Samaritans were the descendants of those Hebrews who intermarried with pagan peoples as the result of Assyria's capture of the northern kingdom of Israel in 722 BC. They were not looked upon favorably by first-century Jews. In fact, the Jews hated the Samaritans and the Samaritans hated the Jews, so Jesus' use of a Samaritan as the example of a good neighbor in today's passage would have been striking to His original audience.
Christ told the parable of the good Samaritan in response to a lawyer who wanted to know how to inherit eternal life (Luke 10:25). Jesus' initial response was to tell the lawyer that all he had to do to live forever was to love God with all his heart and to love his neighbor as himself (vv. 26–28). We should note that Jesus was not endorsing the view that we can make ourselves righteous before God by our obedience. After all, He taught on other occasions that only those who cast themselves wholly on the Lord's mercy are justified, or declared righteous in the sight of our Creator (18:13–14). Instead, Jesus' proposal of keeping the law's two great commandments was in keeping with a strategy He employed at other times, namely, to get people to consider just how completely they had actually kept the law. His in-depth explanation of the law in places such as the Sermon on the Mount (Matt. 5:21–48) as well as His words to the rich young ruler (Mark 10:17–22) were spoken to get people to see that their estimation of their obedience was far greater than the reality, and that they would have to give up relying on their obedience for their justification.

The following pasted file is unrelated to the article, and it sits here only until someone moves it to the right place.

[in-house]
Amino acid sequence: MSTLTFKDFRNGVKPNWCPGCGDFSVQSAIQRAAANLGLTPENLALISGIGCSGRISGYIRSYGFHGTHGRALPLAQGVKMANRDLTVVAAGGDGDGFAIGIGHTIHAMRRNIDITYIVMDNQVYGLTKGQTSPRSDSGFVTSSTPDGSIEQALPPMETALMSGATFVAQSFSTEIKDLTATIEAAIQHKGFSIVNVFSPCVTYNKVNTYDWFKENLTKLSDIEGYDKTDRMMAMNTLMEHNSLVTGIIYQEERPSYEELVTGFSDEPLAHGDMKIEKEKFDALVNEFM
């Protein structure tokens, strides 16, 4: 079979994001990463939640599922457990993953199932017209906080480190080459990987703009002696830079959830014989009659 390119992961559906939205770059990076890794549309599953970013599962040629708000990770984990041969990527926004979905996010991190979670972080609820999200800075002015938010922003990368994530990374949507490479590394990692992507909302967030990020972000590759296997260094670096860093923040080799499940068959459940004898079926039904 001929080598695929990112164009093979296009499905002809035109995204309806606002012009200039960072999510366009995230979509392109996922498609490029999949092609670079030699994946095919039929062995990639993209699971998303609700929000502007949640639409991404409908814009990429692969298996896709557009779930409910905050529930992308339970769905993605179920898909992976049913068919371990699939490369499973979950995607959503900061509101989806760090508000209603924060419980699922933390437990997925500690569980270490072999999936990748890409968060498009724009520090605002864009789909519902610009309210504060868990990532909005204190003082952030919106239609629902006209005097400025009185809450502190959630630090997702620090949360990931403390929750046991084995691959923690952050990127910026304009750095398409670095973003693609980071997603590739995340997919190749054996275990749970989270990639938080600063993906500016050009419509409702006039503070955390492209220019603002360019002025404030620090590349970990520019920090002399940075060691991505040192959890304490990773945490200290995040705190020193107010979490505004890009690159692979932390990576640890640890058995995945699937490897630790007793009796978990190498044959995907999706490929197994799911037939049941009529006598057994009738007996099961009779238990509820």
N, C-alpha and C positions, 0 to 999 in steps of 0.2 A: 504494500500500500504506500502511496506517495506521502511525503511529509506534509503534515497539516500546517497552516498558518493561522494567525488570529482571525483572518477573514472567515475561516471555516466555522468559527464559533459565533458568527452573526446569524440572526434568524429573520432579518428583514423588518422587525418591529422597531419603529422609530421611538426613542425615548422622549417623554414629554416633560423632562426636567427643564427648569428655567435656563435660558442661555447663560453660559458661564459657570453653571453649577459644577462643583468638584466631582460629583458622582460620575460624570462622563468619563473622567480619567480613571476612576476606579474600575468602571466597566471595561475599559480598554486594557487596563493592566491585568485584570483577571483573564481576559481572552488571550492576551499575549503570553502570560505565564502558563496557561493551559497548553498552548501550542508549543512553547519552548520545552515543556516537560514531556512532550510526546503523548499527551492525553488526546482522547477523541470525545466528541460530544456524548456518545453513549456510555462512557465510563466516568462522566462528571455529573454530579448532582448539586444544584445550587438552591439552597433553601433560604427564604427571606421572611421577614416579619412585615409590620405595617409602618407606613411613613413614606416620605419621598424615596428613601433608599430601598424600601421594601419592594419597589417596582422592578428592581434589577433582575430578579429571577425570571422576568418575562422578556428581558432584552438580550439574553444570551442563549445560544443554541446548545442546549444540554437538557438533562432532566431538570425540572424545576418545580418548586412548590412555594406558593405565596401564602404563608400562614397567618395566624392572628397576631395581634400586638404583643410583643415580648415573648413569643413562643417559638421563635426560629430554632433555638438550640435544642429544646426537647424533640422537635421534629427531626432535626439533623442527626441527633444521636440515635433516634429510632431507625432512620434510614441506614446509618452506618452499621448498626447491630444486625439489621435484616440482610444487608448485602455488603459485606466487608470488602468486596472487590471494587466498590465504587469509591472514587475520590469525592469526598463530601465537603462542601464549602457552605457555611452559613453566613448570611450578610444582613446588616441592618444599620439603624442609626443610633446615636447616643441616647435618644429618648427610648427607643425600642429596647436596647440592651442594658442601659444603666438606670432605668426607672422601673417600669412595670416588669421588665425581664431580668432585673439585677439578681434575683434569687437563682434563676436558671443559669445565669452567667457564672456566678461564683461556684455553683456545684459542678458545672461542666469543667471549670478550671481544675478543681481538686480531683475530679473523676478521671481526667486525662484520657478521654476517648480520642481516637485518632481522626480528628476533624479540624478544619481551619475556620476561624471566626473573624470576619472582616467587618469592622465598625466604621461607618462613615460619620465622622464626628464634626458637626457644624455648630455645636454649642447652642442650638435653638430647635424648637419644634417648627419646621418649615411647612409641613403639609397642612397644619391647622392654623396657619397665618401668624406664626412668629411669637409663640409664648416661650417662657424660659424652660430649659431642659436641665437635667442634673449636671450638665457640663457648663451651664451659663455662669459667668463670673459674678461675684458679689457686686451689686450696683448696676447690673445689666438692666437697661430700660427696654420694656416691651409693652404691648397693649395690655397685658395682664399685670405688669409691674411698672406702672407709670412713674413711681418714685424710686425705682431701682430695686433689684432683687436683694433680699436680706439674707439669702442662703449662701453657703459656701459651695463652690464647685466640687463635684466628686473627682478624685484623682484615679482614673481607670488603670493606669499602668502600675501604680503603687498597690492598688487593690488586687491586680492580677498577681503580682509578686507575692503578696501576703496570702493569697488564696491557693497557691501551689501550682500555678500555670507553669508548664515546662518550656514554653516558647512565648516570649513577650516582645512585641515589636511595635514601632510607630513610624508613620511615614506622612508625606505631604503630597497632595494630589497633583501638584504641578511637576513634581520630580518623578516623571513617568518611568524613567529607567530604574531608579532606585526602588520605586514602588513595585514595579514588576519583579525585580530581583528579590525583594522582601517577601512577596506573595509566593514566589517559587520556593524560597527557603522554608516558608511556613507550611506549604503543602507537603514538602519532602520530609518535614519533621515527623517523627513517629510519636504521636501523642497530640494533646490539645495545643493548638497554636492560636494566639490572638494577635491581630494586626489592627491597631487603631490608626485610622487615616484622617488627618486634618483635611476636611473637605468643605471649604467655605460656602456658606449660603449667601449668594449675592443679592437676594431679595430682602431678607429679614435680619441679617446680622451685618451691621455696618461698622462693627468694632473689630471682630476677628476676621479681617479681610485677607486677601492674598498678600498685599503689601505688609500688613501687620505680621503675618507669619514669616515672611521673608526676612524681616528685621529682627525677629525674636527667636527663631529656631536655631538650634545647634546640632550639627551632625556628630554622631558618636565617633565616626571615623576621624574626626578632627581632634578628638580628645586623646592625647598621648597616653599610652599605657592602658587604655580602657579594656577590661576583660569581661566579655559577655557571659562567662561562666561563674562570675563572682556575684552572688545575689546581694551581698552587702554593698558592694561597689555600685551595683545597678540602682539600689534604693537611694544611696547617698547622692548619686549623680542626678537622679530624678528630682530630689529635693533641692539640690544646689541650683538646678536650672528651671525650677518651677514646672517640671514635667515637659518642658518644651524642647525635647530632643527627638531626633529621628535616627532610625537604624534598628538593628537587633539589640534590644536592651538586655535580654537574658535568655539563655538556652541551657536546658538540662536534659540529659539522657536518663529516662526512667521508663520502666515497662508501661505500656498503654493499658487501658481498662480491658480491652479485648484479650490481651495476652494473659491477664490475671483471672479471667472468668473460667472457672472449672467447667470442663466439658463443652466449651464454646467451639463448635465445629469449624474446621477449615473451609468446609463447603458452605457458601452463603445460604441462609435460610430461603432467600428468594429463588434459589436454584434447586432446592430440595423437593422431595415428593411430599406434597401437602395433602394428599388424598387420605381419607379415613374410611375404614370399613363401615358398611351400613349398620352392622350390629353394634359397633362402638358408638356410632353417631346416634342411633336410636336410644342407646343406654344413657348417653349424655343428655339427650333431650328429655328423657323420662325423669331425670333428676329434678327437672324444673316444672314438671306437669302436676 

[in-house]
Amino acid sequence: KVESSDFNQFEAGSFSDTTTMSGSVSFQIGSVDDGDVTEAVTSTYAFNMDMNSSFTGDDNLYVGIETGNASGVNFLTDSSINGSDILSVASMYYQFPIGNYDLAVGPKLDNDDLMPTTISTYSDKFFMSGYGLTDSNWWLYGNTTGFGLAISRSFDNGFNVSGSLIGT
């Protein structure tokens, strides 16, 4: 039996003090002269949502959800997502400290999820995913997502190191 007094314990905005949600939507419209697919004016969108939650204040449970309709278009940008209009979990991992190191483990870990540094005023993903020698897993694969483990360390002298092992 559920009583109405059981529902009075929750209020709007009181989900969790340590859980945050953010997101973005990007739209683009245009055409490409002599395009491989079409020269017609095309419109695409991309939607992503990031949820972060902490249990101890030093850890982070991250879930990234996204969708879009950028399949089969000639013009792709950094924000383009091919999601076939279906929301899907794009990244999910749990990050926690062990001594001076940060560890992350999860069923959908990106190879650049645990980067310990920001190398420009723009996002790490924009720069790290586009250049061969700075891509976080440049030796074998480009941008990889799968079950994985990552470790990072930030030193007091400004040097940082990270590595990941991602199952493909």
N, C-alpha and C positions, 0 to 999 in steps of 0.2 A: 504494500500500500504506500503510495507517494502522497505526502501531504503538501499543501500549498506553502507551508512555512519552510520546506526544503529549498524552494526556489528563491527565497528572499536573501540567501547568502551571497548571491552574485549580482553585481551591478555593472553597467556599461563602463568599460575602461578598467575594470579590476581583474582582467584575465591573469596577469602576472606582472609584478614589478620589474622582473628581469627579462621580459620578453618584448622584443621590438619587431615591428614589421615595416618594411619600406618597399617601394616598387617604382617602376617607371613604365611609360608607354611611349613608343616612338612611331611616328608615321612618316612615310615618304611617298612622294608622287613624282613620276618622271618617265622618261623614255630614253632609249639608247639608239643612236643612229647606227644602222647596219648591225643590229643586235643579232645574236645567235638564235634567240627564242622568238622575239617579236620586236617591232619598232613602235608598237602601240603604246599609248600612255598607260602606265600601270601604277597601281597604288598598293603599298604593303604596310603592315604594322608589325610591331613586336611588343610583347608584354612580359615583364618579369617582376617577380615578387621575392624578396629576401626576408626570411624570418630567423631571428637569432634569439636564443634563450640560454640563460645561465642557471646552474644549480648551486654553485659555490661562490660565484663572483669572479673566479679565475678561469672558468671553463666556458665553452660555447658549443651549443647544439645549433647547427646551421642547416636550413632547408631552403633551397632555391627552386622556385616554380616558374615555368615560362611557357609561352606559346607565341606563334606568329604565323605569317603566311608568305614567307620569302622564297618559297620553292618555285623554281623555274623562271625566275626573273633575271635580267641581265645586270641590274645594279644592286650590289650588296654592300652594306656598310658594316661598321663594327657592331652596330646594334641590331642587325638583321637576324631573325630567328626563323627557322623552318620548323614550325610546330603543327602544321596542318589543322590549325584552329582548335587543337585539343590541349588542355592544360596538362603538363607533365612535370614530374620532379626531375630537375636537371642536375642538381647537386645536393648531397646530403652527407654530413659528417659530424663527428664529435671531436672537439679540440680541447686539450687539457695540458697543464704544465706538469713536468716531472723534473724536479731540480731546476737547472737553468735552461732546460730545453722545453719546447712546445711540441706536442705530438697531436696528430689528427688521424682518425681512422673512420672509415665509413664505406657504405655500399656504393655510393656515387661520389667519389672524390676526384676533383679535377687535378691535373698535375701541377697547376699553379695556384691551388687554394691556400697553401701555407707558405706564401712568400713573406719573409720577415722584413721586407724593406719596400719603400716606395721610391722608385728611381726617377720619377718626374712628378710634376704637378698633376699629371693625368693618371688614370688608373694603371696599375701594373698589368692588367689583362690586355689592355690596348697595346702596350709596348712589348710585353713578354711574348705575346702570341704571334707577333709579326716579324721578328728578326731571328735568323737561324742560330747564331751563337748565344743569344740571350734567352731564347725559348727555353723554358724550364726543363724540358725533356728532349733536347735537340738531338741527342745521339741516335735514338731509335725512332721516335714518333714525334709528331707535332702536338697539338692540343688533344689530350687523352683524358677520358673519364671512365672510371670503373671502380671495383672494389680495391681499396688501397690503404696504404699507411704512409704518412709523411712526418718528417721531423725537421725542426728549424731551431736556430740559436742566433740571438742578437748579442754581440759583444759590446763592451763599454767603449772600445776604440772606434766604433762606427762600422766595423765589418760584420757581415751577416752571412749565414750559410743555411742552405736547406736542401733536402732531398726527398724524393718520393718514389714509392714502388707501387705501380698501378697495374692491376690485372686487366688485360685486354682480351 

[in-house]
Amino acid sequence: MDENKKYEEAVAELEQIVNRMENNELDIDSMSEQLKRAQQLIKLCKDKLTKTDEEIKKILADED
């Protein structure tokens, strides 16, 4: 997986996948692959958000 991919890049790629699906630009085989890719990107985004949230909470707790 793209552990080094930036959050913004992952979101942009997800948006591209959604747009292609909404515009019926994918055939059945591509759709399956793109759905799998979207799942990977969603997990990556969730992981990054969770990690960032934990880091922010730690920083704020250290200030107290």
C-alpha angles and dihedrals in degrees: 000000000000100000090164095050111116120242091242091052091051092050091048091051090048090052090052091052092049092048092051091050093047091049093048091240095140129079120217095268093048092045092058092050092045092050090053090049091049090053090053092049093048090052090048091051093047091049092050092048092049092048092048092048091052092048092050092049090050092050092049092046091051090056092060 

In the course of our Savior's conversation with the lawyer about loving God and neighbor, Jesus told the story of the good Samaritan in order to illustrate who our neighbors are and how we should treat them (Luke 10:29–37). A Samaritan would never have been expected to help a Jew, but the other Jews mentioned—a priest and Levite—should have cared for the fallen man. In a day when one's neighbor was defined by blood, the failure of the priest and Levite would have been particularly scandalous. But the Samaritan's care for the injured Jew shows that we are not to limit the definition of neighbor only to those who are like us. We are not to pass by when we see someone in need and we can do something to give them true assistance. The kind of love God commands us to show is not limited by bloodlines.
Dr. R.C. Sproul points out that the Bible never talks about a universal brotherhood of man. Only those who trust in Jesus alone for salvation are God's beloved children, so a non-Christian cannot, theologically speaking, be our brother. But the Bible does talk about the universal neighborhood of man. All men and women are our neighbors regardless of whether they are Christians. And we are to love them all.